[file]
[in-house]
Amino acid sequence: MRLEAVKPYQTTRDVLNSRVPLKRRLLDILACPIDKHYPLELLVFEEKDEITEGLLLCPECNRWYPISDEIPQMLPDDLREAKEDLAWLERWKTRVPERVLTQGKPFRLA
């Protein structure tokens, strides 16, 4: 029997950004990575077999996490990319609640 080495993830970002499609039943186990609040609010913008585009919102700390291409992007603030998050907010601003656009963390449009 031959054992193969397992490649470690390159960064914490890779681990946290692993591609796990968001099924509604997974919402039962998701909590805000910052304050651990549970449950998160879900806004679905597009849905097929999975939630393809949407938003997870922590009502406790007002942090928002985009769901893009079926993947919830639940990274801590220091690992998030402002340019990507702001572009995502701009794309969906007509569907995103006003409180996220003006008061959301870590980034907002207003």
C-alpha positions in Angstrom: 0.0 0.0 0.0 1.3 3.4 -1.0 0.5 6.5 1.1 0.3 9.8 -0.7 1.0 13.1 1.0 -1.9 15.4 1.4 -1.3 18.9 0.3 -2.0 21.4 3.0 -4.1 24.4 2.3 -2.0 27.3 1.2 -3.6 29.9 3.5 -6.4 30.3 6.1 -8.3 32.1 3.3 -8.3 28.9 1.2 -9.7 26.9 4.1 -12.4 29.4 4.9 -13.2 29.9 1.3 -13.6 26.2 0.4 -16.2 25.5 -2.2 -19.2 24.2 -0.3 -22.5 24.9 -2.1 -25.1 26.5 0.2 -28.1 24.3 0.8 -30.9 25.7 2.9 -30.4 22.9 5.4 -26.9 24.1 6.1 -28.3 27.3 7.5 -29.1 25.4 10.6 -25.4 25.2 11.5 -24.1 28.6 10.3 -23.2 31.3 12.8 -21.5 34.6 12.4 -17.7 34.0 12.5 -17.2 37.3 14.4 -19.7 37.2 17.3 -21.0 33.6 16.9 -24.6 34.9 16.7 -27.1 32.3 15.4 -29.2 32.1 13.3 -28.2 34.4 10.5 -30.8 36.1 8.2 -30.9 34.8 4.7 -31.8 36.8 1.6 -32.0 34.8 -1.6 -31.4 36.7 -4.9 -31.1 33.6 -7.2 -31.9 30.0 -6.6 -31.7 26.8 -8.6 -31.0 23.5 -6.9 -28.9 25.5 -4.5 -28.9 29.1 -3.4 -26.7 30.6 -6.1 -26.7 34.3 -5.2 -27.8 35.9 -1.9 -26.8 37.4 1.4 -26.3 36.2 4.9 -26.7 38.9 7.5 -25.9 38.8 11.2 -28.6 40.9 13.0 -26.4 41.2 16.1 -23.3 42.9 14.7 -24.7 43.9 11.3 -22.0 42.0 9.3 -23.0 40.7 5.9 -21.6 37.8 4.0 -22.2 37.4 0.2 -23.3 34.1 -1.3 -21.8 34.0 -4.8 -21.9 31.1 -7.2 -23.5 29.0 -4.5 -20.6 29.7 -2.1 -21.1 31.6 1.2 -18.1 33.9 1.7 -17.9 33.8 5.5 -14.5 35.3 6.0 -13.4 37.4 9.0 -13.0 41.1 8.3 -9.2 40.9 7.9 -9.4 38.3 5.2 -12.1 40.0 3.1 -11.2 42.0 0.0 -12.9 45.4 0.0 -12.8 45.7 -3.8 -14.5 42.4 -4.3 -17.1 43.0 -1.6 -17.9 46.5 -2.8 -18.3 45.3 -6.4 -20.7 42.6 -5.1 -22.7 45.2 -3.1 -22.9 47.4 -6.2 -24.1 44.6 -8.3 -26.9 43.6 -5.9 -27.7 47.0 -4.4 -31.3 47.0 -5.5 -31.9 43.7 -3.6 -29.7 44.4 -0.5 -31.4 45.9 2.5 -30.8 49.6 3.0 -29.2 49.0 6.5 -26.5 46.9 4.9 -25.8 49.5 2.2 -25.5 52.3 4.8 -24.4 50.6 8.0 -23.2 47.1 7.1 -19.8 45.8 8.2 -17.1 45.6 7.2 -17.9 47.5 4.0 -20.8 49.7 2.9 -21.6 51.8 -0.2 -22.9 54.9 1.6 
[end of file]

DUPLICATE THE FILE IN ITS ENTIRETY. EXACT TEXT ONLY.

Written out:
[in-house]
Amino acid sequence: MRLEAVKPYQTTRDVLNSRVPLKRRLLDILACPIDKHYPLELLVFEEKDEITEGLLLCPECNRWYPISDEIPQMLPDDLREAKEDLAWLERWKTRVPERVLTQGKPFRLA
């Protein structure tokens, strides 16, 4: 029997950004990575077999996490990319609640 080495993830970002499609039943186990609040609010913008585009919102700390291409992007603030998050907010601003656009963390449009 031959054992193969397992490649470690390159960064914490890779681990946290692993591609796990968001099924509604997974919402039962998701909590805000910052304050651990549970449950998160879900806004679905597009849905097929999975939630393809949407938003997870922590009502406790007002942090928002985009769901893009079926993947919830639940990274801590220091690992998030402002340019990507702001572009995502701009794309969906007509569907995103006003409180996220003006008061959301870590980034907002207003």
C-alpha positions in Angstrom: 0.0 0.0 0.0 1.3 3.4 -1.0 0.5 6.5 1.1 0.3 9.8 -0.7 1.0 13.1 1.0 -1.9 15.4 1.4 -1.3 18.9 0.3 -2.0 21.4 3.0 -4.1 24.4 2.3 -2.0 27.3 1.2 -3.6 29.9 3.5 -6.4 30.3 6.1 -8.3 32.1 3.3 -8.3 28.9 1.2 -9.7 26.9 4.1 -12.4 29.4 4.9 -13.2 29.9 1.3 -13.6 26.2 0.4 -16.2 25.5 -2.2 -19.2 24.2 -0.3 -22.5 24.9 -2.1 -25.1 26.5 0.2 -28.1 24.3 0.8 -30.9 25.7 2.9 -30.4 22.9 5.4 -26.9 24.1 6.1 -28.3 27.3 7.5 -29.1 25.4 10.6 -25.4 25.2 11.5 -24.1 28.6 10.3 -23.2 31.3 12.8 -21.5 34.6 12.4 -17.7 34.0 12.5 -17.2 37.3 14.4 -19.7 37.2 17.3 -21.0 33.6 16.9 -24.6 34.9 16.7 -27.1 32.3 15.4 -29.2 32.1 13.3 -28.2 34.4 10.5 -30.8 36.1 8.2 -30.9 34.8 4.7 -31.8 36.8 1.6 -32.0 34.8 -1.6 -31.4 36.7 -4.9 -31.1 33.6 -7.2 -31.9 30.0 -6.6 -31.7 26.8 -8.6 -31.0 23.5 -6.9 -28.9 25.5 -4.5 -28.9 29.1 -3.4 -26.7 30.6 -6.1 -26.7 34.3 -5.2 -27.8 35.9 -1.9 -26.8 37.4 1.4 -26.3 36.2 4.9 -26.7 38.9 7.5 -25.9 38.8 11.2 -28.6 40.9 13.0 -26.4 41.2 16.1 -23.3 42.9 14.7 -24.7 43.9 11.3 -22.0 42.0 9.3 -23.0 40.7 5.9 -21.6 37.8 4.0 -22.2 37.4 0.2 -23.3 34.1 -1.3 -21.8 34.0 -4.8 -21.9 31.1 -7.2 -23.5 29.0 -4.5 -20.6 29.7 -2.1 -21.1 31.6 1.2 -18.1 33.9 1.7 -17.9 33.8 5.5 -14.5 35.3 6.0 -13.4 37.4 9.0 -13.0 41.1 8.3 -9.2 40.9 7.9 -9.4 38.3 5.2 -12.1 40.0 3.1 -11.2 42.0 0.0 -12.9 45.4 0.0 -12.8 45.7 -3.8 -14.5 42.4 -4.3 -17.1 43.0 -1.6 -17.9 46.5 -2.8 -18.3 45.3 -6.4 -20.7 42.6 -5.1 -22.7 45.2 -3.1 -22.9 47.4 -6.2 -24.1 44.6 -8.3 -26.9 43.6 -5.9 -27.7 47.0 -4.4 -31.3 47.0 -5.5 -31.9 43.7 -3.6 -29.7 44.4 -0.5 -31.4 45.9 2.5 -30.8 49.6 3.0 -29.2 49.0 6.5 -26.5 46.9 4.9 -25.8 49.5 2.2 -25.5 52.3 4.8 -24.4 50.6 8.0 -23.2 47.1 7.1 -19.8 45.8 8.2 -17.1 45.6 7.2 -17.9 47.5 4.0 -20.8 49.7 2.9 -21.6 51.8 -0.2 -22.9 54.9 1.6 